Crunchpad fans were stunned on Monday to hear the news that the ChrunchPad tablet computer has officially died. Michael Arrington, the founder of the blog site Techcrunch, announced the end today of the CrunchPad bumpy saga. Strangely, just a few days before the CrunchPad was to make its long awaited debut, the announcement came out that legal issues have killed the CrunchPad.
The CrunchPad was announced just about a year ago by Arrington as a “dead, simple web tablet”. The CrunchPad was marketed as a cheap and very simple Web-browsing device only with a 12-inch touch screen. CrunchPad was going to be a small device priced in the sub-$300 range and would be able to send simple email and allow for Web-browsing on your couch or any other comfortable spot.
The CrunchPad had a prototype video that was released and that was enough for Popular Mechanics to name it one of the “most brilliant” products in 2009. CrunchPad wasn’t even a real product yet, just an idea on a video, and it was winning awards.
But today CrunchPad emotions are running high across the Internet as soon as the news was announced that the CrunchPad was not to be after all. The official statement by Arrington read: “Bizarrely, we were being notified that we were no longer involved with the project. [Fusion Garage CEO] Chandra [Rathakrishnan] said that based on pressure from his shareholders he had decided to move forward and sell the device directly through Fusion Garage, without our involvement.”
There is currently lots of talk of lawsuits and legal-ease floating through the blogosphere today when it comes to the CrunchPad demise. But you don’t have to look too far to quickly realize there was a ton of skepticism about the CrunchPad for some time. With the announcement of a tablet device from the gargantuan market-leader Apple, that put the viability of the CrunchPad in question.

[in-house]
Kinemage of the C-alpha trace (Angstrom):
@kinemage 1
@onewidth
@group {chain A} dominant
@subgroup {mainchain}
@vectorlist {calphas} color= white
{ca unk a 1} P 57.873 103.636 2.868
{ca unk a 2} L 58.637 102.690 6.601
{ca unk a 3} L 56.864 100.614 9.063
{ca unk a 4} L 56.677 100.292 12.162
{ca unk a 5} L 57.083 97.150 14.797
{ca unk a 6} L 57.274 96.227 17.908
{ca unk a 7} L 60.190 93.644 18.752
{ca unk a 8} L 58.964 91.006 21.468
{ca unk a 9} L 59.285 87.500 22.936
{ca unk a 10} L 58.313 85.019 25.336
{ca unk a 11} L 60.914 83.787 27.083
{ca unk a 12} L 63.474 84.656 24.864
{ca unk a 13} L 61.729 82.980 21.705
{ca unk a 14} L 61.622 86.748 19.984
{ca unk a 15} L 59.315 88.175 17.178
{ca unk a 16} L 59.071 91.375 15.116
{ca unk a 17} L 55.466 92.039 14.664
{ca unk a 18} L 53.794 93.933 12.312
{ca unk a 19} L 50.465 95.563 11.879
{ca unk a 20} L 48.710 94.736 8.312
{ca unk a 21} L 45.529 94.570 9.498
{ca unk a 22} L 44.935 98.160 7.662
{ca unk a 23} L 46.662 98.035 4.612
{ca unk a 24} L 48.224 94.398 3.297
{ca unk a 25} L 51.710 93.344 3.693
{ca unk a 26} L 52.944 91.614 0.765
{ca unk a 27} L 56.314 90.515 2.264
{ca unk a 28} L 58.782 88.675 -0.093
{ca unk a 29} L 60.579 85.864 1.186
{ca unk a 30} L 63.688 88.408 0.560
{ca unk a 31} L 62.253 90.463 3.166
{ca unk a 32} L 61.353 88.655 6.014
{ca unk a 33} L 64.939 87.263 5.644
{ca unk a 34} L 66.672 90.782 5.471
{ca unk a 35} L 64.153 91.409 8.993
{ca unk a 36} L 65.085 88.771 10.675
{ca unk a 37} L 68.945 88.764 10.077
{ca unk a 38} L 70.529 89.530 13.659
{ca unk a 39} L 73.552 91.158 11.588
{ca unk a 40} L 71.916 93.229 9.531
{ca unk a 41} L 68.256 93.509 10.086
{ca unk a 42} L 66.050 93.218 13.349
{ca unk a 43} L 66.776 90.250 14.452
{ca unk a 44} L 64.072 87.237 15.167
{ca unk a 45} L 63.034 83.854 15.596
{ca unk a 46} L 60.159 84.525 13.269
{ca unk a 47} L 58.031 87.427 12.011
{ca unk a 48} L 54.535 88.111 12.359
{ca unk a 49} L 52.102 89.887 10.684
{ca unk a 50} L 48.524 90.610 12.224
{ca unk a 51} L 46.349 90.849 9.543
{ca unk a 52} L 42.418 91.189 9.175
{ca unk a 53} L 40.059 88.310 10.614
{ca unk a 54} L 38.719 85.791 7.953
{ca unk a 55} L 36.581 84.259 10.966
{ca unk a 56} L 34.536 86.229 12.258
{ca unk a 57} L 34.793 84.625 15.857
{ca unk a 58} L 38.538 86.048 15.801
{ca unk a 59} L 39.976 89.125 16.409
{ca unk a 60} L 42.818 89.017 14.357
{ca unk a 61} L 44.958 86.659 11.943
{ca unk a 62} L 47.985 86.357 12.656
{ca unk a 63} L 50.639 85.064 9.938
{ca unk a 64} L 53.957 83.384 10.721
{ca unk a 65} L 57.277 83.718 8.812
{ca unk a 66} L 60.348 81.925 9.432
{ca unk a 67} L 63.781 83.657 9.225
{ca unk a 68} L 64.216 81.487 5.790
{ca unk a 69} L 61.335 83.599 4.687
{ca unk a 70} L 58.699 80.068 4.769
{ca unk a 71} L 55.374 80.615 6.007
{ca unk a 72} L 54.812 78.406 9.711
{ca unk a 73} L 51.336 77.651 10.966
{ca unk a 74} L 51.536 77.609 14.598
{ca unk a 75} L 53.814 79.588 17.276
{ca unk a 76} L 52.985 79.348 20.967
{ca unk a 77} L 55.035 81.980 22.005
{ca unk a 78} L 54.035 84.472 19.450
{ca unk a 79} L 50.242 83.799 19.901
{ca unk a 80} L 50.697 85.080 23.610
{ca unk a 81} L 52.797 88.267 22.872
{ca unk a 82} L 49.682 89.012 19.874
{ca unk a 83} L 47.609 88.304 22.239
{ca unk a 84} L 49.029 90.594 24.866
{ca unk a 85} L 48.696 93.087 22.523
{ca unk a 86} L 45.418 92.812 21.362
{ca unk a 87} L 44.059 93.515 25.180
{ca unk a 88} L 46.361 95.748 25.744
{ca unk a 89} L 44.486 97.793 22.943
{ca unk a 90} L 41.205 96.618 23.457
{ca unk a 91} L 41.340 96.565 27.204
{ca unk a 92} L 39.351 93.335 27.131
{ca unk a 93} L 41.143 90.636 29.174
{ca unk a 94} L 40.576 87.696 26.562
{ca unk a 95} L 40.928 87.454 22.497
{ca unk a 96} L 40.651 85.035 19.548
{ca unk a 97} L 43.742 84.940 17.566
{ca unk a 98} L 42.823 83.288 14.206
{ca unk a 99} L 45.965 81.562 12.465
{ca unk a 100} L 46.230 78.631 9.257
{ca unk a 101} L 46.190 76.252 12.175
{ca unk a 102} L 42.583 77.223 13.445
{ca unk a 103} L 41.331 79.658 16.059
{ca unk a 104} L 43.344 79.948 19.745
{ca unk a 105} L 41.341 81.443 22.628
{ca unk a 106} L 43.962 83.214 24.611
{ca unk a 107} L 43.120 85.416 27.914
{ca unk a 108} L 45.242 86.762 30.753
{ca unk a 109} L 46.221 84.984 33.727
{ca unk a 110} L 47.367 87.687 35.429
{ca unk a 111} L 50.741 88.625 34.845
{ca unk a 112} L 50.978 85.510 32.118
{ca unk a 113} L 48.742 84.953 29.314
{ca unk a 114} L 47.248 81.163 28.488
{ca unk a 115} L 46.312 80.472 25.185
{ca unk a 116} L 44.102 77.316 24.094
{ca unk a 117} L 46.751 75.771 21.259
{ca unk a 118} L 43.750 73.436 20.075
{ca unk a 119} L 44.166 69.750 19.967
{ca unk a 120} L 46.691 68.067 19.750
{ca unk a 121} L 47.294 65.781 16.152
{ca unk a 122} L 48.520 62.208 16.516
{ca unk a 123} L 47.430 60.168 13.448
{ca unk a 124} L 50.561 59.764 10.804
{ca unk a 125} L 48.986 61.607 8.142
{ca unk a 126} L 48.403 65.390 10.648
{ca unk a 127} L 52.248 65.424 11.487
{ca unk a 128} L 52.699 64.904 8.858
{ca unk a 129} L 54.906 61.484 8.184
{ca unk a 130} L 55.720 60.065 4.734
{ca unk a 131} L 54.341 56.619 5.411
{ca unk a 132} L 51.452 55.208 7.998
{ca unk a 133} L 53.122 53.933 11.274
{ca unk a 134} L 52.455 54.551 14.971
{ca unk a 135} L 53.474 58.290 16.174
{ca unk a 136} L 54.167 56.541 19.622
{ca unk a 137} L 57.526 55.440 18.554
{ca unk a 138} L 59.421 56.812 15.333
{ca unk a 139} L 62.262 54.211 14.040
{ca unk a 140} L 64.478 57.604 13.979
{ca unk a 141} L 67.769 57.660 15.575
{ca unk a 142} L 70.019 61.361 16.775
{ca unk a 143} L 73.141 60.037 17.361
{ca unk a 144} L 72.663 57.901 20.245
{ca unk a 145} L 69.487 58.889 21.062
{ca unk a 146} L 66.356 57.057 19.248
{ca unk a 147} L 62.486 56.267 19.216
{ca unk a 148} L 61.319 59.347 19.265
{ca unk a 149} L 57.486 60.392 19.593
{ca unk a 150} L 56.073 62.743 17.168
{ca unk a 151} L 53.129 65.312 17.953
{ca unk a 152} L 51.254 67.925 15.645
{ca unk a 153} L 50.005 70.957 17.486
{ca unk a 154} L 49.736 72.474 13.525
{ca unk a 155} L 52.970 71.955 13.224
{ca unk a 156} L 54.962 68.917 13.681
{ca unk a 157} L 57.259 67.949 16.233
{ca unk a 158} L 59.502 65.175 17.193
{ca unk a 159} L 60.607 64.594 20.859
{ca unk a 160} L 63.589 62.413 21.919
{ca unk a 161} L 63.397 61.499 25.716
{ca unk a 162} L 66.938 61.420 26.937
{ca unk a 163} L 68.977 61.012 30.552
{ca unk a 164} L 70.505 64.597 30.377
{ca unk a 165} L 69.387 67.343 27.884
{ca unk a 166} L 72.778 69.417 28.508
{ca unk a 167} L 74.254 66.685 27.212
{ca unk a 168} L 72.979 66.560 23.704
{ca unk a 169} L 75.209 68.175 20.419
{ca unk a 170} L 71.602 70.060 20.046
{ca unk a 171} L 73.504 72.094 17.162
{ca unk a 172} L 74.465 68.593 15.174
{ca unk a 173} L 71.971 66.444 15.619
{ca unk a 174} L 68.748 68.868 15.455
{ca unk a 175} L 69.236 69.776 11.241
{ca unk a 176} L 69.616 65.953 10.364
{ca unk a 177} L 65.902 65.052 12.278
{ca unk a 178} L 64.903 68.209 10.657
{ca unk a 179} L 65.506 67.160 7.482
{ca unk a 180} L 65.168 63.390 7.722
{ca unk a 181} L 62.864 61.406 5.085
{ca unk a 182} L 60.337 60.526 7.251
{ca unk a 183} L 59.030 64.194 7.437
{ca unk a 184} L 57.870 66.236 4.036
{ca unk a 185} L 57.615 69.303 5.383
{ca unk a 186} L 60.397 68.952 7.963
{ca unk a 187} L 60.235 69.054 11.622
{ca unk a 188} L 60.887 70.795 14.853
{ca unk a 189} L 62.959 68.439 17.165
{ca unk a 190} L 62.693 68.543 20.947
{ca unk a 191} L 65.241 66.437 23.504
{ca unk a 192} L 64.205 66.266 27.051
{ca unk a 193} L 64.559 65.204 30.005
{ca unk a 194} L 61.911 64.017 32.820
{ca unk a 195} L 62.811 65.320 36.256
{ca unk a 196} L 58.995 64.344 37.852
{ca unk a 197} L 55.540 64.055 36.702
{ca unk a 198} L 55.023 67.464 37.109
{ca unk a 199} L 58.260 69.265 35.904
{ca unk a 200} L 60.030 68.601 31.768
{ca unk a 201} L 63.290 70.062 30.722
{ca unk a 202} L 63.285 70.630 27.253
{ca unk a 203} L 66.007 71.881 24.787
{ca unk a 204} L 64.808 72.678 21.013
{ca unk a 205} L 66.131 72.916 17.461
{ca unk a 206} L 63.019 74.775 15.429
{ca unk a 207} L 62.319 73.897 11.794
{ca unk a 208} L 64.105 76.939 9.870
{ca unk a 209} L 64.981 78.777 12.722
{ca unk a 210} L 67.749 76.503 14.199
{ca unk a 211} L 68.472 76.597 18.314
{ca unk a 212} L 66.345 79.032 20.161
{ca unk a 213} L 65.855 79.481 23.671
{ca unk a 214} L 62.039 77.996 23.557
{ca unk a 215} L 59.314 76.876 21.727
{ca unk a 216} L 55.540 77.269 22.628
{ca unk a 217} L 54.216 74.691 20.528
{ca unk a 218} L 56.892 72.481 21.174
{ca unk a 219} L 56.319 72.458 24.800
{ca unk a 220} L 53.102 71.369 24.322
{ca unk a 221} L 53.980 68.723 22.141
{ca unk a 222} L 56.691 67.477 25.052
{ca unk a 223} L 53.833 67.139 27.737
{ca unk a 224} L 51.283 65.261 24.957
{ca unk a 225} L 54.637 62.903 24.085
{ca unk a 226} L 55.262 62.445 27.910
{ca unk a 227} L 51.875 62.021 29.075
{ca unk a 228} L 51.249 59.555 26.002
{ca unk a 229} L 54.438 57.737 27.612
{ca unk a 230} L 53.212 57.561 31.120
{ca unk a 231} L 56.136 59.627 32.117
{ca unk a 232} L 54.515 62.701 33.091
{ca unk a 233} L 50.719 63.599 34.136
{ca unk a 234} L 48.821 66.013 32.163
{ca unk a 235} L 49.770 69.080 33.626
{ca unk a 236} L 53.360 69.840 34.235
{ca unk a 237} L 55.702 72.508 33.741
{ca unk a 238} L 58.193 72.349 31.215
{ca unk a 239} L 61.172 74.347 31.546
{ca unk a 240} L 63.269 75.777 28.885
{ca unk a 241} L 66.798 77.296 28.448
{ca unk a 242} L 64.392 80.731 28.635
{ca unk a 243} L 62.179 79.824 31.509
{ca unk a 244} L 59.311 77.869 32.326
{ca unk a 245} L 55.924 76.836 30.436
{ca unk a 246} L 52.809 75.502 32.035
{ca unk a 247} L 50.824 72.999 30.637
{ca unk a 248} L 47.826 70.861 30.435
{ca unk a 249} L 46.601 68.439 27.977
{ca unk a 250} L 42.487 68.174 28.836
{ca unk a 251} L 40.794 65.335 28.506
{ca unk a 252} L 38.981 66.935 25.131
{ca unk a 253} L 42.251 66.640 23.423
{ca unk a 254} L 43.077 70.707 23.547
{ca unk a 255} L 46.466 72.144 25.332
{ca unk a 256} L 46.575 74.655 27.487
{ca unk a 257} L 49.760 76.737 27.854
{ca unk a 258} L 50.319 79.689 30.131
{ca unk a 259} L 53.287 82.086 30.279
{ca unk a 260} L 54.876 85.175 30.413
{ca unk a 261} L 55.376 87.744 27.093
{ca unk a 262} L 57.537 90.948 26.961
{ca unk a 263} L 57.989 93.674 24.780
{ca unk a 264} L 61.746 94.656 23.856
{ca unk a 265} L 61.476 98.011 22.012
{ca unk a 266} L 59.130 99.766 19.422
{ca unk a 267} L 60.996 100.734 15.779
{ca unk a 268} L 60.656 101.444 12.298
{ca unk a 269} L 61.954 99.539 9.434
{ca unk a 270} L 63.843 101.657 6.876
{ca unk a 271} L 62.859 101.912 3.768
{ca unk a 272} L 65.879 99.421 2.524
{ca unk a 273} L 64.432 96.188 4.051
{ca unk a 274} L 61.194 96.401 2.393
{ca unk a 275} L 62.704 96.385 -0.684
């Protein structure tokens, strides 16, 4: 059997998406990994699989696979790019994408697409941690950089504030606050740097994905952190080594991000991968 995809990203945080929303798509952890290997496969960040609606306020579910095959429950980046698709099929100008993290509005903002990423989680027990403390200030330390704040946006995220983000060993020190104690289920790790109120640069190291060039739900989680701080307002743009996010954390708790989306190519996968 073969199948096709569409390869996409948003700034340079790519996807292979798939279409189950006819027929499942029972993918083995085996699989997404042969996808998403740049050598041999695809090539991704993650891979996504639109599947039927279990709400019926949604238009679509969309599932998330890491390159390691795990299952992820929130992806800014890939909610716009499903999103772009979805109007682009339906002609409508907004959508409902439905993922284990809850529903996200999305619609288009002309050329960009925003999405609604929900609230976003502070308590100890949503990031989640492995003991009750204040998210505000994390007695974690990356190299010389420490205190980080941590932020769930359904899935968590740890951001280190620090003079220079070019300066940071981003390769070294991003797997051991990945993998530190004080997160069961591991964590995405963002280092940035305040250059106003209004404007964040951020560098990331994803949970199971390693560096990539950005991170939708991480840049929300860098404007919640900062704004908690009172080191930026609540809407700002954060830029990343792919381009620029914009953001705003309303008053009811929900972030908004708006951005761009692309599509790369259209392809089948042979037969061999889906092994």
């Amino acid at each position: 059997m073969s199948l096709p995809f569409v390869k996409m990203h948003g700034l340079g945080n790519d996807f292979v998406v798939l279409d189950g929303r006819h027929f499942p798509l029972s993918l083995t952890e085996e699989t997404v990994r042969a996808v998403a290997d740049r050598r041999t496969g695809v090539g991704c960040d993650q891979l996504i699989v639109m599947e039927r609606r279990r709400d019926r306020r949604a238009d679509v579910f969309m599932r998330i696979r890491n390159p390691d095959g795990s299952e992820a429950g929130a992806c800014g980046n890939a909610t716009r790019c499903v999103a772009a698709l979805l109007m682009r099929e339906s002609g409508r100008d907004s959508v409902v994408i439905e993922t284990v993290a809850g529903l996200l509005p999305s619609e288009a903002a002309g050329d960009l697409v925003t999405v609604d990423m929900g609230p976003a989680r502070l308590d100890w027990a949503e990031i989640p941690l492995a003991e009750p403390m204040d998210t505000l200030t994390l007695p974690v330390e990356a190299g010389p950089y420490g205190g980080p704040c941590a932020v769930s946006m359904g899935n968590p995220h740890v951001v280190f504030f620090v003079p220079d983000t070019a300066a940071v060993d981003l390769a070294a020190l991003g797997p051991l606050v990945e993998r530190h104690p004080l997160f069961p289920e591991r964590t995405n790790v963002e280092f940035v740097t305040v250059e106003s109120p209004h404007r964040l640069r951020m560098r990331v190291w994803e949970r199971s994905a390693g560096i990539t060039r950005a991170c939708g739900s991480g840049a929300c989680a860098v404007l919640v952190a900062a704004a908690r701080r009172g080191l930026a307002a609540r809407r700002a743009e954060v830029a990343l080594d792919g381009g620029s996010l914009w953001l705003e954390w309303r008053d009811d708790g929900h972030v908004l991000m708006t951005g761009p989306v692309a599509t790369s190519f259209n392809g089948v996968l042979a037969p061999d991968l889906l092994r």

Then there was the fact that Arrington, normally fairly vocal, had been very quiet since the summer about the CrunchPad. There was no indication from Arrington, TechCrunch or anywhere else that the CrunchPad may not come to fruition. There was some talk that the costs of the device may not lend it be manufactured and sold for the under $300 price tag that was previously stated.
In our world of ever decreasing prices on simple laptop computers I personally can’t imagine spending $300 on a Web-only device. I am totally Web-addicted and love to surf while sitting on my couch with my laptop. I like knowing that I have a full size keyboard so that I can post comments and send easy or complex emails as the mood strikes. I do not need a dumbed-down version of a laptop to surf the Web. With the economy as tight as it is and with disposable income fairly limited it just doesn’t seem like the never-to-be CrumchPad would have been a good buy anyway.